A Friendship Forged Through Dementia

Deb Bunt, Author, Living Well with Dementia
8th December 2023

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A chance meeting more than five years ago in a cycle shop was the catalyst to life changing events for both Peter Berry and me.  Peter (now 59) had been diagnosed with early onset Alzheimer’s at the age of 50, a crushing diagnosis for him and his family.  And, as for me, disillusioned with my job in London and not able to find any real meaning in my work, I’d persuaded my husband to take early retirement and we moved, rather randomly as is my want in life, to Suffolk. Peter Berry

Fast forward and, not only have Peter and I become close friends, cycling partners and, now, public speakers but we have also written two books about his experiences of living well with dementia. Our mission remains to disseminate Peter’s message and, particularly, to raise awareness of the condition in Peter’s age group which presents a whole array of different problems to circumnavigate.

Peter continues to teach me so much.  In “Slow Puncture, Living Well with Dementia” I expressed my belief that dementia was something exclusive to old people, an inevitable part of ageing.  When I first met Peter and realised that he just looked ‘normal’, I was momentarily flummoxed.  I wrote:



 “What did I expect? A wild-eyed man with flowing unruly grey locks, dribbling and drooling into his bib, arms akimbo, running semi-naked, like a parody of King Lear…”

Peter, by simply being Peter, has disabused me of this view.  It’s clear to see how stereotypes, preconceptions and myths can quickly escalate into prejudice.  The consequences of that are hugely detrimental for the person living with the condition, particularly when the message you wish to share is ‘live well’.

Peter has provided me with many words of wisdom.  For me, he is not so much Peter with dementia, he is Peter, the paradigm of perspicuity.  Not only has he taught me about dementia, he has taught me about myself.  Crucially, he has taught me the value of a true friendship, unadulterated by the superficial frills of trivia.  This is because, despite the fact we spend an inordinate amount of time in each other’s company, Peter knows very little about me: not because he’s not interested but because he simply can’t remember.  But, as Peter says in his own inimitable way, he stores our friendship in the “vault in his heart, to which he holds the key, and which not even dementia can unlock”.  Peter Berry & Deb Bunt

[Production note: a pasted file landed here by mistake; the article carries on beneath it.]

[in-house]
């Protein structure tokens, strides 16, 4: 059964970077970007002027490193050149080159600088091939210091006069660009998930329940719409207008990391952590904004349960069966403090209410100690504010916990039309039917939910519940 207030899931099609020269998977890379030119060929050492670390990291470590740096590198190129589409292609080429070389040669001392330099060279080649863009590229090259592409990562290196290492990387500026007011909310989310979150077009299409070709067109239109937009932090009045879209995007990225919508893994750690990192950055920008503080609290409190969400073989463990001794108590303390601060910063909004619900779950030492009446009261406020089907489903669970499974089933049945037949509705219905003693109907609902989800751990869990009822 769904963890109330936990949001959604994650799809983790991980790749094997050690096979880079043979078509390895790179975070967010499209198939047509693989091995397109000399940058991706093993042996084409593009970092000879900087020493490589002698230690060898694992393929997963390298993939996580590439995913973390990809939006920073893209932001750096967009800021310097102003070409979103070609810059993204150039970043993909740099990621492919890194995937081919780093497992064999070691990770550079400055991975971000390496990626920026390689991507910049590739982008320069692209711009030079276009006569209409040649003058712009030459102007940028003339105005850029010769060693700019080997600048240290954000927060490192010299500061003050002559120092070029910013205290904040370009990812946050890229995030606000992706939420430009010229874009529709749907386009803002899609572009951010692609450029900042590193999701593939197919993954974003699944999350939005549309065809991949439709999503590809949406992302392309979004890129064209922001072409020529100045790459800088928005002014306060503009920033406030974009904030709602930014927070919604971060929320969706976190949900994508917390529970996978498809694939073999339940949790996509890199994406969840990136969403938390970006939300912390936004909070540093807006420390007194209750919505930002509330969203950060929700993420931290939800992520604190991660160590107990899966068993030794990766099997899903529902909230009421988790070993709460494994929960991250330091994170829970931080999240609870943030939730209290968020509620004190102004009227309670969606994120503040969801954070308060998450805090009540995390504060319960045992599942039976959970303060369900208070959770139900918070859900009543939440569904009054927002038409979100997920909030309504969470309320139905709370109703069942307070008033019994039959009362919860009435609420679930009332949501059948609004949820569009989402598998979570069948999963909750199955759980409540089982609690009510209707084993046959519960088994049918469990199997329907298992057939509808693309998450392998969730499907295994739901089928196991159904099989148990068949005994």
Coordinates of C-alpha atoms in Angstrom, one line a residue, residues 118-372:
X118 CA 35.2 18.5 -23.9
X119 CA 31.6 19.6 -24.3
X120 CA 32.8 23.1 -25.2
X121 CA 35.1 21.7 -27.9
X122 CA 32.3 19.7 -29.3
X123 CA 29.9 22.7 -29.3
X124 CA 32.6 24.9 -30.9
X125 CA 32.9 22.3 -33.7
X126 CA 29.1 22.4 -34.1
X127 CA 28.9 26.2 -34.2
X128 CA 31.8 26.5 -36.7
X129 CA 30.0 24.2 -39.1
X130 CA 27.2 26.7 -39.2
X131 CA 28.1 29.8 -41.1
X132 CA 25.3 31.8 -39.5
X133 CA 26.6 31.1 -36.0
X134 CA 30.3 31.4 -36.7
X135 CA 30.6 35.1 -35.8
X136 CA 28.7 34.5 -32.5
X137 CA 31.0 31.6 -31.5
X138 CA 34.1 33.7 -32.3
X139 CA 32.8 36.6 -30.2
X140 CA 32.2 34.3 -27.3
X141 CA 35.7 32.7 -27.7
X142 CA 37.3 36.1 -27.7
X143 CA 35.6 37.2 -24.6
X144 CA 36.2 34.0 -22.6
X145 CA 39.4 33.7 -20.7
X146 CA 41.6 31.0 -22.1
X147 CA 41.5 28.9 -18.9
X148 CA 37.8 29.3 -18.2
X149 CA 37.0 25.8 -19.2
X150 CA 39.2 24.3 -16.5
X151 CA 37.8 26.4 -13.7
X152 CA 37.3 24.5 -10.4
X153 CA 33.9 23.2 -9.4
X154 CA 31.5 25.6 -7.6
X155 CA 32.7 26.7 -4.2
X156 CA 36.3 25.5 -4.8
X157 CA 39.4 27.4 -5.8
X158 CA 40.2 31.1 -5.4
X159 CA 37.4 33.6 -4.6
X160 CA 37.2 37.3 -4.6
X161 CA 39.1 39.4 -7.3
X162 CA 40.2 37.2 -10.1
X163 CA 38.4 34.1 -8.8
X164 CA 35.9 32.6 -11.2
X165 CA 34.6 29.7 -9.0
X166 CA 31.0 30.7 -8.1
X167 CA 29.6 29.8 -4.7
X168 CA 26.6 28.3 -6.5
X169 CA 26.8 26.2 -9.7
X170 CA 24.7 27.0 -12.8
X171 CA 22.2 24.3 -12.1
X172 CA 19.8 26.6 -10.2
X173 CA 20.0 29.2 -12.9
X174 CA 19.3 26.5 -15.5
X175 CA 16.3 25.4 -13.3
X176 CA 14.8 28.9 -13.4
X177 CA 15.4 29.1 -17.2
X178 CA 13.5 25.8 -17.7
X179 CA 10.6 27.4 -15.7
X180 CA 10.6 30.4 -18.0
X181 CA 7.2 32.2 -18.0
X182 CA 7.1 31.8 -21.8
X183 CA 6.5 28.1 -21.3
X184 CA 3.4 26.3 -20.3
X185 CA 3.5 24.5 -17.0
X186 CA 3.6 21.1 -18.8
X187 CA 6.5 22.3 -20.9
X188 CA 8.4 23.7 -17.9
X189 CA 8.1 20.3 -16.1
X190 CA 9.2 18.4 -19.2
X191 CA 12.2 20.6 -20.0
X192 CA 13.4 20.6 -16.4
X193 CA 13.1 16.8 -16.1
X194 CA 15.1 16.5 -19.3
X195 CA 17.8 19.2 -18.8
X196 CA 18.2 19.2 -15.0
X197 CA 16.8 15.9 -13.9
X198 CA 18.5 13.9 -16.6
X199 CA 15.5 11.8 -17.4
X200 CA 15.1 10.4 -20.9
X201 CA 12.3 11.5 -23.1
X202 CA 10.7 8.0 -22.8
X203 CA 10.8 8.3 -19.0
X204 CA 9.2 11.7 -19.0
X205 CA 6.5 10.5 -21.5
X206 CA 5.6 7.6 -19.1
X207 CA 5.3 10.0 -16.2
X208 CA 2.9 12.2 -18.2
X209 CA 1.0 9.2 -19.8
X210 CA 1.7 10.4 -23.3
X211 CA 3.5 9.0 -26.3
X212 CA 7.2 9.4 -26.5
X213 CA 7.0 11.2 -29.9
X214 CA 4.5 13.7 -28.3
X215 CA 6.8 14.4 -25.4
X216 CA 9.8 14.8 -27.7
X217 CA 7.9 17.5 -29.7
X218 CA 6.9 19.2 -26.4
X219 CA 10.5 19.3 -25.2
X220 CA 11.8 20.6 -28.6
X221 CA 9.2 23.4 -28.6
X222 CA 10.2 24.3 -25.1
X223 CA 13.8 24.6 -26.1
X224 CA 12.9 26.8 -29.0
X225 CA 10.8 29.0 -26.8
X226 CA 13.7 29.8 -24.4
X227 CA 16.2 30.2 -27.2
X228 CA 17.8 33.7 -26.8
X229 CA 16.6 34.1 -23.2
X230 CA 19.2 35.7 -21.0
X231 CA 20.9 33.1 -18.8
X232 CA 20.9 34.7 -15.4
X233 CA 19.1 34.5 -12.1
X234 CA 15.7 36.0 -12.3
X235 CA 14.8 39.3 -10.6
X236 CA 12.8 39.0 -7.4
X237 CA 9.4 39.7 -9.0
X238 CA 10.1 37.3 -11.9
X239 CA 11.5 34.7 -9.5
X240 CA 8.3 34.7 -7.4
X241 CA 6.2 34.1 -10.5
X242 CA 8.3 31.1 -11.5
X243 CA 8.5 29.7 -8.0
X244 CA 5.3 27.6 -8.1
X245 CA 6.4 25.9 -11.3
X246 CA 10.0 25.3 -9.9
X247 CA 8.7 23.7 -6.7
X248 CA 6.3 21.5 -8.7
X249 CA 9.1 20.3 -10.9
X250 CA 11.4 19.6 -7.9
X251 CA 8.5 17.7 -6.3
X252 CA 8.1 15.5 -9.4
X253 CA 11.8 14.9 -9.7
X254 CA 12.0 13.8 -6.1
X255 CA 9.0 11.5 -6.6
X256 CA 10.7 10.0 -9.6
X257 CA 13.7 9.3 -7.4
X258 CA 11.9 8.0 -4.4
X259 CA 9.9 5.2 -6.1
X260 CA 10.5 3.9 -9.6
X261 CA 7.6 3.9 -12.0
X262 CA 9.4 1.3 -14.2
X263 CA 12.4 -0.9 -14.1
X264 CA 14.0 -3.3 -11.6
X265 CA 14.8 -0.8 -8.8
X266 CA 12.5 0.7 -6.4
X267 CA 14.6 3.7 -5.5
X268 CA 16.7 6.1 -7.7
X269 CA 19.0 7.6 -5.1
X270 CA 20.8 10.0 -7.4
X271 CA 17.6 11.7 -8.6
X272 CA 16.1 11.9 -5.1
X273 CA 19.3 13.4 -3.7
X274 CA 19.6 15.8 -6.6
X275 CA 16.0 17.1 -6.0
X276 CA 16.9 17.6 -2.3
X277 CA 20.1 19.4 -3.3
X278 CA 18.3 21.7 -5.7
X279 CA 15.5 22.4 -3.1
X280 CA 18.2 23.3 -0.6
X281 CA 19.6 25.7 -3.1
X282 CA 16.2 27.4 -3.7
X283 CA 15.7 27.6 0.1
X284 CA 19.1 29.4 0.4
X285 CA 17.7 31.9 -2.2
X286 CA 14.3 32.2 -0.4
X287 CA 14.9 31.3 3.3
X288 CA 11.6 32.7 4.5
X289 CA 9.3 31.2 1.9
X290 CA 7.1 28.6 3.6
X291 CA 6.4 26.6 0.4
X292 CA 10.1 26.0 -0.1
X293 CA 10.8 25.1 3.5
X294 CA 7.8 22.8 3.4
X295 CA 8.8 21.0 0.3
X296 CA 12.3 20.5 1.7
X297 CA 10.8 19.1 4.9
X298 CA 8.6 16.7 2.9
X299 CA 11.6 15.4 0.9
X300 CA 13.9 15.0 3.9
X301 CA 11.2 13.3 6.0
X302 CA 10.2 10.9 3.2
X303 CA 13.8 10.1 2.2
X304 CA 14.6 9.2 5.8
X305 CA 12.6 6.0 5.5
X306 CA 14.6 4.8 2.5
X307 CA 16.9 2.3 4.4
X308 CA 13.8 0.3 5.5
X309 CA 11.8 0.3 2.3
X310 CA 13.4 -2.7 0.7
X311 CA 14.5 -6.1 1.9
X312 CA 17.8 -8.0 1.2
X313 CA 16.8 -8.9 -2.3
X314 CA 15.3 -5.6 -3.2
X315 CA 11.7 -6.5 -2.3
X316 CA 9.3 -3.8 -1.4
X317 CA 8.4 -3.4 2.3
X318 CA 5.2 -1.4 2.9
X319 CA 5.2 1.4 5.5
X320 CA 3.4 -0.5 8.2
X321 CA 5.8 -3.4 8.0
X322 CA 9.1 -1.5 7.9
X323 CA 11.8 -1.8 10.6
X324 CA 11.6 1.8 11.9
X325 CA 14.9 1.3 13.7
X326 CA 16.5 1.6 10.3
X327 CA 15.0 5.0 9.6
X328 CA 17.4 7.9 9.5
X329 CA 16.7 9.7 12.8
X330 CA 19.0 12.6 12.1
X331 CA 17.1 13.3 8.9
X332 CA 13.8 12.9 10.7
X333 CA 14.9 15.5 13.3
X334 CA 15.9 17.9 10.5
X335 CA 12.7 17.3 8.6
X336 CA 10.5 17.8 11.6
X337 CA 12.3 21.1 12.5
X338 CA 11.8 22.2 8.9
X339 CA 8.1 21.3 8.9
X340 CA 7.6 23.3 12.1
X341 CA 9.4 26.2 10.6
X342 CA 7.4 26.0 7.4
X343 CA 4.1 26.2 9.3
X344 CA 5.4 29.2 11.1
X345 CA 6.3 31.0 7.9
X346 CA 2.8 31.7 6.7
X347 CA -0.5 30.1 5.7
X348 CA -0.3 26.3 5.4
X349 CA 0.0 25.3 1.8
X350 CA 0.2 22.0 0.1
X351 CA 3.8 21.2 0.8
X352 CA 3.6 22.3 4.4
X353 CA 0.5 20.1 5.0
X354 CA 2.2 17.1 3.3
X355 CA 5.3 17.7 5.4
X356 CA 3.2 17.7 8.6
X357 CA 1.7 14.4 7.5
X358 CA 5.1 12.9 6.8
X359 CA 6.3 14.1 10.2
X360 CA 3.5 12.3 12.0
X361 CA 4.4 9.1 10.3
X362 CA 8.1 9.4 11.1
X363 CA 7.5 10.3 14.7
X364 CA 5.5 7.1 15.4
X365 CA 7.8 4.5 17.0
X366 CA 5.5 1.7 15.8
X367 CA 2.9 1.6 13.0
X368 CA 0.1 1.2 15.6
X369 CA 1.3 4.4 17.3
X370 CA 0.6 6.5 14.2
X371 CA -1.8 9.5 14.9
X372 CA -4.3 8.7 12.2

In his poem, “Youth and Age”, Coleridge wrote that “friendship is a sheltering tree” and, given Peter’s work (he owned a timber business) was inextricably linked with trees and forests, I think this image is perfect to describe our friendship.  It is a tree under which we both sit contentedly; it is a tree where the gently swaying branches provide us with some welcome shelter from the distant – but approaching – storm.  One day, it might be a tree stripped bare of its protective leaves by the ravages of winter. It’s up to us to work out how to keep that friendship warm and alive.

Our friendship – quirky perhaps, unconventional maybe, unexpected definitely – was formed through a dementia diagnosis but has grown into something very special, something which transcends the darkness of dementia.  Our friendship, like Peter’s everyday life, is lived in the moment and appreciated for those moments.

Ours was a serendipitous coming together and we are both the beneficiaries of that quirk of fate in a cycling shop.  And Peter’s dementia monster – against whom he battles daily and from whom he likes to take – has handed me a very special gift in the form of this friendship.  For as long as we can, we will both continue to sit together beneath the sheltering tree and nurture that bond of friendship.

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Photograph credits: First image was taken by Mike Whitby, the second by John Fairhall.

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